The couple spoke Russian in the recording, so a translator read the exchange in English for the jury. In it, Kasianov asked Sofia to say that the duct tape had been wrapped around her “affectionately.”
“Was I supposed to say everything’s OK?” Sofia can be heard asking her husband. “This wasn’t the first time. … I told the truth about what happened. … They’re not stupid.”
At one point in the call, Kasianov told Sofia, “The truth isn’t an obstacle—in a court hearing, you just mitigate.”
It was after this conversation that Sofia changed her story.
Near the end of the trial, Kasianov made the rare decision to take the witness stand. Speaking through a translator, Kasianov testified that he, not Sofia, had wanted the divorce. He accused his wife of becoming “emotional” on the day of the incident, slapping him and throwing bottles at him. He said that the duct tape tangled in his wife’s hair was part of a game she was playing with him. He denied that he’d ever blocked her from leaving.
“In emotion, she doesn’t know what she said,” Kasianov claimed.
During cross-examination, Steffens confronted the defendant about his statements in the jailhouse call. Kasianov argued the translated transcript wasn’t certified, that he’d been lied to when he signed it and that he didn’t remember making those statements. Steffens pressed him about Sofia’s comment that she had told deputies what really happened.
“So, she told the truth?” Steffens asked.
“She may have told her own truth,” Kasianov replied.
Jurors also heard from domestic violence expert David Cropp, a witness for the prosecution. Cropp testified that “a good 60 percent” of domestic violence victims recant their statements to law enforcement or refuse to cooperate with the district attorney’s office. That number was based, he said, on his experience and the literature, not a statistical study.
In Steffens’ closing remarks, she returned to Sofia’s apparent change of heart, reminding jurors that she had come to the country as an immigrant, without family support, and relied on the defendant in multiple ways.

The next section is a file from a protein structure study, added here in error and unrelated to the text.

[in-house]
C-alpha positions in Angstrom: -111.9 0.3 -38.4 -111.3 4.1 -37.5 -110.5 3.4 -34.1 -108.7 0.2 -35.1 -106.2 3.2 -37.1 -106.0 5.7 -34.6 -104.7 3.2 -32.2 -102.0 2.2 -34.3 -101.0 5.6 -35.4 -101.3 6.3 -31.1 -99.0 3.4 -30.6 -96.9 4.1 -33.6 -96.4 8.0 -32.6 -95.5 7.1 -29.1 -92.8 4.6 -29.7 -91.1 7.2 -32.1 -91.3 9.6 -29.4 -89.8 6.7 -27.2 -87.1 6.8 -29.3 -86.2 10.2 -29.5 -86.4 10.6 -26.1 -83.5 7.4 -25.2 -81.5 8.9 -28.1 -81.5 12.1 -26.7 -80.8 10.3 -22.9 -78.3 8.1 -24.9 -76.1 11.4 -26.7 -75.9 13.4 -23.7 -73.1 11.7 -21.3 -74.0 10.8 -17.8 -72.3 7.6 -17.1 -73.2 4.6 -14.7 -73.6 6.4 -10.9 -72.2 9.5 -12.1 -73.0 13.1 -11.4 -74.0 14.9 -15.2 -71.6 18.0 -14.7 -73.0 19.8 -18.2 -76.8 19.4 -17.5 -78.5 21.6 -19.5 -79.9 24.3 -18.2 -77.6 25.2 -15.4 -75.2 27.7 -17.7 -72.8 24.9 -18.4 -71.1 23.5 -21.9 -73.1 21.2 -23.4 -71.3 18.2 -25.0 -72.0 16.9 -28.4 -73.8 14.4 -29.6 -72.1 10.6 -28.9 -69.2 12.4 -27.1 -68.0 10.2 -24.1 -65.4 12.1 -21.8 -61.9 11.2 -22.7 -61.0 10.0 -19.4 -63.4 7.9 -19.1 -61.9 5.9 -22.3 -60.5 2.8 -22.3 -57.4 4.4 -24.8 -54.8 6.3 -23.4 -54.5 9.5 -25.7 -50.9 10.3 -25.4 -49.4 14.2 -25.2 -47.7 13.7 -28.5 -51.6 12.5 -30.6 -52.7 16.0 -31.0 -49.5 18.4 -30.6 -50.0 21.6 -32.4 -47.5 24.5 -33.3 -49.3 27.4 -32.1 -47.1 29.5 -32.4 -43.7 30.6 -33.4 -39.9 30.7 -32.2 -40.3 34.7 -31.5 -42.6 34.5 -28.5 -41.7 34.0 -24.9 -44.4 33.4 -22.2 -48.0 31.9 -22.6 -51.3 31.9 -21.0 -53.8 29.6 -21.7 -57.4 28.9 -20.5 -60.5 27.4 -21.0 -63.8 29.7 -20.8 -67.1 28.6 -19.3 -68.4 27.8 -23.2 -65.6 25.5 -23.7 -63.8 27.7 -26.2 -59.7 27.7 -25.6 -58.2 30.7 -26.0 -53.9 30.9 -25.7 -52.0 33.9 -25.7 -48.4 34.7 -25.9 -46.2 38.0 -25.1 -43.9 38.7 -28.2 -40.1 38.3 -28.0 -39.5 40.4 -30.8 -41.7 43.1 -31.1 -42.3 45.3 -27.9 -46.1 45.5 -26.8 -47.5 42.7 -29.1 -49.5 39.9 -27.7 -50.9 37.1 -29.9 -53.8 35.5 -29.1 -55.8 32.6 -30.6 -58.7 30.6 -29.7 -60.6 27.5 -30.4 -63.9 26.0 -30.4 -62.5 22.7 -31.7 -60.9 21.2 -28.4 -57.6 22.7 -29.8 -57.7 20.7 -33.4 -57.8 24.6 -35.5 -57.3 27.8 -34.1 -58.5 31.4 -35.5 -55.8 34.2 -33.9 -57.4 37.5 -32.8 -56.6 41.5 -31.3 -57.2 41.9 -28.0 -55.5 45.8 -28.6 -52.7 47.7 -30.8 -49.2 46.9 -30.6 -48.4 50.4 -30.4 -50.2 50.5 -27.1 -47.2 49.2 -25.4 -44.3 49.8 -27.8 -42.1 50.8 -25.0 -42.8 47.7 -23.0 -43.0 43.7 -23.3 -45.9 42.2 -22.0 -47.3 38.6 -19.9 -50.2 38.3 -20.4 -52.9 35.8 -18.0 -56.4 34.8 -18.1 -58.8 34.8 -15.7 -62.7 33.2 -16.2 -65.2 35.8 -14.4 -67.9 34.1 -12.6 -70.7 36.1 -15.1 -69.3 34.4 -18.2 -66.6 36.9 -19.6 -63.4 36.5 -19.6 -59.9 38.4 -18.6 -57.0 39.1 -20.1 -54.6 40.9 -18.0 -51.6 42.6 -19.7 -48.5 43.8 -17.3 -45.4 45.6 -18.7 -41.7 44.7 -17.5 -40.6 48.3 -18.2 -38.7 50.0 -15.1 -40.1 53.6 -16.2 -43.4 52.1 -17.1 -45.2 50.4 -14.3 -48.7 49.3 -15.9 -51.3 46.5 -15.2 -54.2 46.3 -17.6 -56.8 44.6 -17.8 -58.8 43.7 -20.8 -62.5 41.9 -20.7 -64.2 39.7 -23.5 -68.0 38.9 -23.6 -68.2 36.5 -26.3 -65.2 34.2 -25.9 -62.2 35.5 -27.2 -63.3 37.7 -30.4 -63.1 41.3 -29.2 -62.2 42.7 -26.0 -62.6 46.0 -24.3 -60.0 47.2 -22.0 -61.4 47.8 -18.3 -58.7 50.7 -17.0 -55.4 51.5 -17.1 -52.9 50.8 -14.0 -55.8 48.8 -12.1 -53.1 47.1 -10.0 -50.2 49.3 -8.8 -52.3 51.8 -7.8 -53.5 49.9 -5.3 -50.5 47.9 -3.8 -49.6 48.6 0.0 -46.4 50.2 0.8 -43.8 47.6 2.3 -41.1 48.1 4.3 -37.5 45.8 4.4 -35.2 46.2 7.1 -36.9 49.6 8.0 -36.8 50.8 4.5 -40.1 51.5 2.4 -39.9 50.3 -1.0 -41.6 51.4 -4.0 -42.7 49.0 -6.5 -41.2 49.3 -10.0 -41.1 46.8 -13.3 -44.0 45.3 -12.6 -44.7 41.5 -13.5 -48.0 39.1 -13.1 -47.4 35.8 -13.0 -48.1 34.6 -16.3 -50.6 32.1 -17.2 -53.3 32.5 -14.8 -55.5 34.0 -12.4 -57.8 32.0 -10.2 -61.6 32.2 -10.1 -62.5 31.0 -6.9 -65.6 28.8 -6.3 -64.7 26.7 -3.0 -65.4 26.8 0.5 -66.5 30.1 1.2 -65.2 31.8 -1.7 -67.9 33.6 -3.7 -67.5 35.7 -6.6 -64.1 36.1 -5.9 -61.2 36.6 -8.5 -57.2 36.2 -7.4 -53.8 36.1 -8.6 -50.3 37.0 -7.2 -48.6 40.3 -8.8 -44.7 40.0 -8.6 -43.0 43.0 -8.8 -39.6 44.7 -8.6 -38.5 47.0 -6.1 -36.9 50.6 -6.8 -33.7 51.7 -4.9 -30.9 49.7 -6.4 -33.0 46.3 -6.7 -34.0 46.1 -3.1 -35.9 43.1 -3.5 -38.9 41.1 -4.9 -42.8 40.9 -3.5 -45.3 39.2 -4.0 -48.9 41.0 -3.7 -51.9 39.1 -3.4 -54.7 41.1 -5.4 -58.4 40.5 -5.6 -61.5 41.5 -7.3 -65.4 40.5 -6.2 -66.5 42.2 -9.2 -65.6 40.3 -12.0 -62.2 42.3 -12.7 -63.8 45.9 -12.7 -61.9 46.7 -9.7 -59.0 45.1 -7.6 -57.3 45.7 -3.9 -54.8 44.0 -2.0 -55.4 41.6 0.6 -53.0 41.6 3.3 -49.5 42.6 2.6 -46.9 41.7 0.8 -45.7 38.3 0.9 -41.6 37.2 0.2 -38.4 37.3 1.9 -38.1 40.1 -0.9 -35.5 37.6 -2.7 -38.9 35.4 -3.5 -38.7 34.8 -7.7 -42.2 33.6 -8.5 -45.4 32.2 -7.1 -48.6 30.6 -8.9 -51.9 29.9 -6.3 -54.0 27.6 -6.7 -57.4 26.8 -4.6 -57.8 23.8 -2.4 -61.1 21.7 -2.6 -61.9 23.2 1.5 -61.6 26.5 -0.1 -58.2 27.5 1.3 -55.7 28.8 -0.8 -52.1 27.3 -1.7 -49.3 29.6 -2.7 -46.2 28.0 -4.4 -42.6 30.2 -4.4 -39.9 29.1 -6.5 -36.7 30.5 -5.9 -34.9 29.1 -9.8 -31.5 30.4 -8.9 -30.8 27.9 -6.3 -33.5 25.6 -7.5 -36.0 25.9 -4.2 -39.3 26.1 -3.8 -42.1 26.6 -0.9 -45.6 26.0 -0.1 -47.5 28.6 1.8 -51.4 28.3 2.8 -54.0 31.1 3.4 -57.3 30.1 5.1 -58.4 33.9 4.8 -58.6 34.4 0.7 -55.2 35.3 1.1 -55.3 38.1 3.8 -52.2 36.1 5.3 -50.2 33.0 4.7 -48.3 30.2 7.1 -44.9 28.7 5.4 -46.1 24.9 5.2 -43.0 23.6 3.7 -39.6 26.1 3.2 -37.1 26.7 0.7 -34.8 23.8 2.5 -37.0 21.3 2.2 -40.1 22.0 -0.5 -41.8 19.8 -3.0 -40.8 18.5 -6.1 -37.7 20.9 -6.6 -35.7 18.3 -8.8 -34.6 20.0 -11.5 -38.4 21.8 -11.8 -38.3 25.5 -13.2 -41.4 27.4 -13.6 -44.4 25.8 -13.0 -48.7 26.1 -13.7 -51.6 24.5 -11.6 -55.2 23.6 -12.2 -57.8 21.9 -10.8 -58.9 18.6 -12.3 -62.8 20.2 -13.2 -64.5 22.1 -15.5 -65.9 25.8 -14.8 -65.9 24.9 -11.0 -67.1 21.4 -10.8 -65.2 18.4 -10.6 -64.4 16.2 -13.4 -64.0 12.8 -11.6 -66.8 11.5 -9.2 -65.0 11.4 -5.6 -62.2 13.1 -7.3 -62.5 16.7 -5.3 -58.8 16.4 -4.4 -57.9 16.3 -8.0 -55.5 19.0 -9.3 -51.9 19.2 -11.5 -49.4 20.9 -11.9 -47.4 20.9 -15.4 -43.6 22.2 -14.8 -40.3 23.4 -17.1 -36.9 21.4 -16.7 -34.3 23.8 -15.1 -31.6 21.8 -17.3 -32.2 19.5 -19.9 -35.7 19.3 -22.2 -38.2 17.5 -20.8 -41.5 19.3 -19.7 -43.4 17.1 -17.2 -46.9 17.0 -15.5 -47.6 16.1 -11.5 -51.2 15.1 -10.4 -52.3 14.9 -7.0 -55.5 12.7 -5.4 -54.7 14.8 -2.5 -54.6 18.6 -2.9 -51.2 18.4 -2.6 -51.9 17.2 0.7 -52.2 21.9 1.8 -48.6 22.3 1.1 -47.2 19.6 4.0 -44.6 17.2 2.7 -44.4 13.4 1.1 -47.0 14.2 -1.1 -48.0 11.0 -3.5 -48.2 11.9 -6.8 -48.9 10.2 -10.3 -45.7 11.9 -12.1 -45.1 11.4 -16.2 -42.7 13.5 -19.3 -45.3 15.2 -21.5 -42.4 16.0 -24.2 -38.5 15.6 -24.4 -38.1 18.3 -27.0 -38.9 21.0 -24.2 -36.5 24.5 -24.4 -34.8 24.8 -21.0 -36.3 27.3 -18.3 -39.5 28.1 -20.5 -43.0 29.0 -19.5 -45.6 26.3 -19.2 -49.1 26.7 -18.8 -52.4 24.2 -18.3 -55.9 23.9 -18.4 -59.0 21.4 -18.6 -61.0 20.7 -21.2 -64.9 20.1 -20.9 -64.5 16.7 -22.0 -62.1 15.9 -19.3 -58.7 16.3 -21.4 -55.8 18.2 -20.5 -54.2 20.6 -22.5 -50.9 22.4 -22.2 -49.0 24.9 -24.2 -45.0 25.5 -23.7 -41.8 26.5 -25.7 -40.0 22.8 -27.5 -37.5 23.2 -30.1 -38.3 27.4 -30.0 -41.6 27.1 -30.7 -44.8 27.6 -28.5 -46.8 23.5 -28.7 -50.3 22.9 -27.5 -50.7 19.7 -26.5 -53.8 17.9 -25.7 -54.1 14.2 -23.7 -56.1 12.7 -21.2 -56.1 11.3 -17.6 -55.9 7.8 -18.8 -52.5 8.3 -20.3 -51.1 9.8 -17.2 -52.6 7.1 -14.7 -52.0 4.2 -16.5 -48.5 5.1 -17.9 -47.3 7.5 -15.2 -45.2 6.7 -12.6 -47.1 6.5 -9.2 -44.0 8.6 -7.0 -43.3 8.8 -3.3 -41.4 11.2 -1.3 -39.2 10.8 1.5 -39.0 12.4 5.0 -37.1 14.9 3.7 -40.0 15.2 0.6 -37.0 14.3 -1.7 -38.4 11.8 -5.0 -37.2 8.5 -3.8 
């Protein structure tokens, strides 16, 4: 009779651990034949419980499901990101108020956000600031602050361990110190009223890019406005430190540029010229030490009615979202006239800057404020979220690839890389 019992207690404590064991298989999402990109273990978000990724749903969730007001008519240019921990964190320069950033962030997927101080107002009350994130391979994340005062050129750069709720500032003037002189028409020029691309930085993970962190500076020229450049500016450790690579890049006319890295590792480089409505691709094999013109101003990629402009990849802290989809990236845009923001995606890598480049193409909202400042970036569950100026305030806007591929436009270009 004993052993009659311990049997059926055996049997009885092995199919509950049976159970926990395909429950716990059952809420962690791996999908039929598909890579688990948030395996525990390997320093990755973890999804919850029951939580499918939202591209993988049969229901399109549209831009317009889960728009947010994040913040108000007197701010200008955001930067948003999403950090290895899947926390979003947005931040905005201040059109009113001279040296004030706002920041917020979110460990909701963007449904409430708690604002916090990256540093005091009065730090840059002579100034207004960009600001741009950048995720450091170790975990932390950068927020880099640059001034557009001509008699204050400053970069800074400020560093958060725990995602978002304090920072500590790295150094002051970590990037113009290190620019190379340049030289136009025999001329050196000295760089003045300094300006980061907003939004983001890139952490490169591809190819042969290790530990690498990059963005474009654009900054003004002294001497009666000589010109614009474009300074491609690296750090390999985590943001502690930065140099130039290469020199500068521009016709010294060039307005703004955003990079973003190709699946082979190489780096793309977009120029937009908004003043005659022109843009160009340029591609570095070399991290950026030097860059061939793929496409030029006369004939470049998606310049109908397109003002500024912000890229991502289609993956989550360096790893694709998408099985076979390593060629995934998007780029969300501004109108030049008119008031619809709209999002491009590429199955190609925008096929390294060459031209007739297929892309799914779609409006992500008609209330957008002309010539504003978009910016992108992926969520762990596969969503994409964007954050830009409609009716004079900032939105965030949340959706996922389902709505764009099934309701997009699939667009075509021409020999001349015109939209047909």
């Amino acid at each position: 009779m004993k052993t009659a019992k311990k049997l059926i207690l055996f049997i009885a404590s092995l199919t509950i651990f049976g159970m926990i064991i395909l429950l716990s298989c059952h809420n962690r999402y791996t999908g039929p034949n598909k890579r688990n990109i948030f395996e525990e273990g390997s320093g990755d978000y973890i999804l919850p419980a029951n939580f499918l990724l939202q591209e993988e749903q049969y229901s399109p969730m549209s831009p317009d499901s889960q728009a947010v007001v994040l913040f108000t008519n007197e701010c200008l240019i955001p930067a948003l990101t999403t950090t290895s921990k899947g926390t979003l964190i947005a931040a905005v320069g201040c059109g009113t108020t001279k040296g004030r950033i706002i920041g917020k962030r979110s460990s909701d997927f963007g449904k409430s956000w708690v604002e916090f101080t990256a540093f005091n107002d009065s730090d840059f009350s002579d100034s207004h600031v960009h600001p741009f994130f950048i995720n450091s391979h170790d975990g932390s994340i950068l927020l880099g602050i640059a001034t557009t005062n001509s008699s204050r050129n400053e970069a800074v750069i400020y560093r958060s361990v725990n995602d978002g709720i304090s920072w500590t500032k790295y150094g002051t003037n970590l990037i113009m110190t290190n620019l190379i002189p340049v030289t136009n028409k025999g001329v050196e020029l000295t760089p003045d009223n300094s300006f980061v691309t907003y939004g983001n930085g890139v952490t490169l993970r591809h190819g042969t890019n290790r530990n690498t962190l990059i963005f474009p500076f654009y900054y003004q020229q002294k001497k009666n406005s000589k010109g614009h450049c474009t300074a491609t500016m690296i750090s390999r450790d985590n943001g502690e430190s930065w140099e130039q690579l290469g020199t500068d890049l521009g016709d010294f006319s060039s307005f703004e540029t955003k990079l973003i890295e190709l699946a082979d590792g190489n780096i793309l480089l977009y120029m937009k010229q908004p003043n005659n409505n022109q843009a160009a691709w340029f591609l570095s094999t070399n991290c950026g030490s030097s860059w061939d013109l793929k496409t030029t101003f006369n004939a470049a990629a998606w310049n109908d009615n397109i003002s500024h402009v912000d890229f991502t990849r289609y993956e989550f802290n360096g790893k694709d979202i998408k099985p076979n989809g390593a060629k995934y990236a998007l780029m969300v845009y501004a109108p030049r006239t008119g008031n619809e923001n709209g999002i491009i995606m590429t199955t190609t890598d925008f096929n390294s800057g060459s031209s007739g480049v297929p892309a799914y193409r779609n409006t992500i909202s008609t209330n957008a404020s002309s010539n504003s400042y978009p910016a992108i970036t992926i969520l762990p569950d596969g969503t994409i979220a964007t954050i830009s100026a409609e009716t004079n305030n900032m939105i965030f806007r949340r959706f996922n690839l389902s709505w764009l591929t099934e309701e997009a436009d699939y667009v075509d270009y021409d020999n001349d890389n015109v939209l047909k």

Some of those factors may be why Sofia only testified under duress and the threat of a bench warrant. On the witness stand, she claimed she couldn’t remember much of what she’d first relayed to law enforcement, adding that she had exaggerated her statements that day because she felt stressed out and vengeful.
“I told the judge I didn’t want to testify,” Sofia said. “I’m not a victim; just a witness to what happened.”
But the jury didn’t buy it. After deliberating for three days, it found Kasianov guilty of two separate types of assault, kidnapping and false imprisonment. He’ll be sentenced in mid-April. He faces a maximum of eight years in state prison.
The conviction is a win for a Sacramento County Sheriff’s Department criticized in a 2016 grand jury report for failing to prioritize “investigative efforts or partnerships to reduce domestic violence.”
Sheriff’s investigators do belong to the county’s Domestic Violence Death Review Team. The coalition, led by the DA’s office, recently rung alarm bells about how abusive relationships often spiral into homicides in Sacramento County. The team studied seven murders and two attempted murders that happened in the area in 2017, all of which were precipitated by a history of domestic violence or stalking.
Addressing county supervisors in November, Assistant Chief District Attorney Paul Durenberger said the most dangerous time for victims in violent relationships is when they first announce their intention to leave.
Evidence in Sofia’s case suggests her attack came on the heels of just such an announcement.
The way these “lethality factors” can play out is something Valmores, of My Sister’s House, is painfully aware of. When battered women arrive at her organization, it’s one of the main things she explains to them.
“As advocates we may or may not agree with how a victim-survivor chooses to deal with their situation, but we really try to let them know the options, the advantages, the disadvantages and the safety issues,” Valmores said. “And the most important part to us is the safety.”
Without commenting on the Kasianov case, Valmores explained that she’s noticed many reasons victims are sometimes reluctant to report an abuser or cooperate with law enforcement: fear that the justice system will fail them and ultimately leave them more vulnerable; trepidation or shame about their personal lives being dissected before juries; and pressure from family or community members to not punish a spouse. Finally, Valmores observed, there’s often a well of emotions that comes with being hurt by someone who is extremely close.
“There’s usually a part of the woman that wants some justice or accountability, but they’re also just trying to live the best way they know possible,” Valmores said. “Oftentimes victims of domestic violence really love their partner, so they have to deal with that as well.”